Stonehearst Asylum (2014)
Directed by: Brad Anderson
Written by: Edgar Allan Poe, Joe Gangemi
Starring: Ben Kingsley, Brendan Gleeson, David Thewlis, Jason Flemyng, Jim Sturgess, Kate Beckinsale, Michael Caine
STONEHEARST ASYLUM (2014)
Directed by Brad Anderson
Young doctor Edward Newgate arrives at Stonehearst Asylum to shadow the work of the superintendant as an apprentice after completing his studies at Oxford. Superintendent Dr. Lamb greets the doctor and introduces the young man to the Asylum’s patients, many of whom come from noble and wealthy backgrounds. Edward is curious and intrigued by the unorthadox methods and treatments used by Dr. Lamb at Stonehearst and is keen to learn more but during his stay at the Asylum, Edward begins to discover not everything is what it seems.
Based on a short story by Edgar Allan Poe, Stonehearst Asylum is a thrilling, gripping tale featuring a stellar British cast. Jim Sturgess, who starred in the brilliant Deception and more recently, Kidnapping Mr Heineken, is charming and quite lovable as young Doctor Edward Newgate. He’s bright-eyed and bushy-tailed, keen to learn from the masters and help patients who are suffering from madness, a quest he feels is his vocation in life. The optimistic Doctor comes face-to-face with the straight-talking, confident Dr. Lamb (Ben Kingsley) at Stonehearst Asylum, a commanding presence who truly believes in the effectiveness of his modern methods of treating his patients. Lamb’s practice of letting the patients flourish without being medicated and to encourage free and open integration, even as far as eating with the patients at the same table at supper, leaves Edward astonished yet curious. With the patients able to relax and freely roam within the asylum, Edward takes the opportunity to find out more about Eliza Graves (Kate Beckinsale), a beautiful woman plagued by hysteria who catches his eye whilst assisting Lamb on his rounds. Though between Dr. Lamb and Mr Finn (an intimidating David Thewlis), the head of security, Edward senses secrets are being kept within the asylum.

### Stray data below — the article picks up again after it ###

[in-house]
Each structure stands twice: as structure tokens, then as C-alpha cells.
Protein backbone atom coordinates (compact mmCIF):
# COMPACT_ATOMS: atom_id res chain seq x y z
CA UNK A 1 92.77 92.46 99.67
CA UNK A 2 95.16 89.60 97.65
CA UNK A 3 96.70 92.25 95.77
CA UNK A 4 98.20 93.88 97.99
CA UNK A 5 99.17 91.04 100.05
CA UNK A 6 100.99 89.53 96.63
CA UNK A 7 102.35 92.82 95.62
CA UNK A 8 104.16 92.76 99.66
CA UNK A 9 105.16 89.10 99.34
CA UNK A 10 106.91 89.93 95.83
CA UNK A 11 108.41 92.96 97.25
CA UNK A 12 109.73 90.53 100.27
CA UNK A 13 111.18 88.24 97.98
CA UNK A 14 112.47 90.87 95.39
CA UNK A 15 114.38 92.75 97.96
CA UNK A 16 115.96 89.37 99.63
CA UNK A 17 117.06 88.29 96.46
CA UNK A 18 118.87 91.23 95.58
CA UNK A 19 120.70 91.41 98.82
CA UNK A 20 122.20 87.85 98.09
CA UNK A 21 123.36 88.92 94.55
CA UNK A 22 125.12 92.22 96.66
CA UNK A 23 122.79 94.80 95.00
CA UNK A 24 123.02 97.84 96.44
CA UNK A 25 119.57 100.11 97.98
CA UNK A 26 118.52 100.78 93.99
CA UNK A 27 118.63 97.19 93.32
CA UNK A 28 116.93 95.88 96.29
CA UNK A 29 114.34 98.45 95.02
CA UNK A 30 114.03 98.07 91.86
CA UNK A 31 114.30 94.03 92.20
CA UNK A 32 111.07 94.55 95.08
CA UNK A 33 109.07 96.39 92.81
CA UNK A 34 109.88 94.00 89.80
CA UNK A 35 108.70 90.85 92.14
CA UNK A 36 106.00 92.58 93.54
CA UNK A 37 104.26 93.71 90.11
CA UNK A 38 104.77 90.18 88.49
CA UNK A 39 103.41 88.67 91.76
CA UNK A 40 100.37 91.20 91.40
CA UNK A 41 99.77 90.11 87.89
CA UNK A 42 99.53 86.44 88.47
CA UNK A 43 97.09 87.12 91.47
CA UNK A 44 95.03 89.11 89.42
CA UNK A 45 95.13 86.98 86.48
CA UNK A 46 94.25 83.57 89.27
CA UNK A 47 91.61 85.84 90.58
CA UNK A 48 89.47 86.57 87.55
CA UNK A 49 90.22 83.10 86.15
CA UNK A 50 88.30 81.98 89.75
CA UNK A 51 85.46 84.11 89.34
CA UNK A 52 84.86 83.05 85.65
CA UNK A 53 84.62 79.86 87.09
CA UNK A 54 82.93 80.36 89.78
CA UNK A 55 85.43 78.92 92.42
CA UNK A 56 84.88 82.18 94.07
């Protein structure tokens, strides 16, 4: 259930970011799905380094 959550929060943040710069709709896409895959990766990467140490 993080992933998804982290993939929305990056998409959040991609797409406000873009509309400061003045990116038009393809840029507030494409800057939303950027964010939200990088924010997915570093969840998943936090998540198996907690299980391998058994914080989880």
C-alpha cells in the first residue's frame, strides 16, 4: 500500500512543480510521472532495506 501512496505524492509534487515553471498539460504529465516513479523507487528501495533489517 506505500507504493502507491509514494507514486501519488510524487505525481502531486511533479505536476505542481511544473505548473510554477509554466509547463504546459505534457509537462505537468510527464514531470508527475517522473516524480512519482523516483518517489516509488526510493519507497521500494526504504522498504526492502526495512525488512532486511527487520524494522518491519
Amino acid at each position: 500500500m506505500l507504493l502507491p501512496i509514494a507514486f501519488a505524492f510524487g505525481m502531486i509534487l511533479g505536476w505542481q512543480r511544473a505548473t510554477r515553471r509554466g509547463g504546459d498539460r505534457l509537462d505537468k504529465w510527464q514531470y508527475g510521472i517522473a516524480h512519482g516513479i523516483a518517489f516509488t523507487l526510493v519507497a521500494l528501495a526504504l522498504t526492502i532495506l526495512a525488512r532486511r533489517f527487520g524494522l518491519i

Right from the beginning of the movie, Stonehearst Asylum thrusts the viewer into a Victorian world with its particular practise of medicine and its approach to dealing to with patients whom they class as being mad. Compared to current day, the methods in the film are extremely medieval in practice which already creates a feeling of unease before the film has had time to establish itself.
Stonehearst Asylum relishes its use of building atmosphere, creating a gothic environment filled to the brim with varying personalities from the patients of the asylum to the staff. Getting to know so many characters, either directly or indirectly, really gets the viewer involved and feels as though the asylum is a thriving location, even if the people living there are afflicted by various mental disorders. All the actors involved in the movie, from the big names to the smaller names, make each character their own, so much to the point that the residents of the asylum feel like one big family, for better or worse. The performances are tremendous and there’s not a single weak link here to mention which solidifies its position as an impressive piece of storytelling.
Whilst there’s quite a dark edge to the movie throughout, thanks to the gothic asylum setting, there’s hints of joy and optimism in there too, particularly from the lead characters Edward and Eliza. The developing relationship between Edward and Eliza is often whimsical, as if taken out of a romantic novel, but the realism of the setting and the plot brings the ideal back down to the gritty reality.
It’s rare to see a movie these days that feels whole and has enough plot depth to get immersed in but Stonehearst Asylum is one of those movies. It ticks the boxes on so many levels that once you’ve started watching, you cannot tear yourself away. Fans of classic horror will find lots to enjoy here and for a modern output that harks back to years gone by, this may be one of the best classic-style movies made in recent times that I’ve had the fortune of seeing. A must-watch!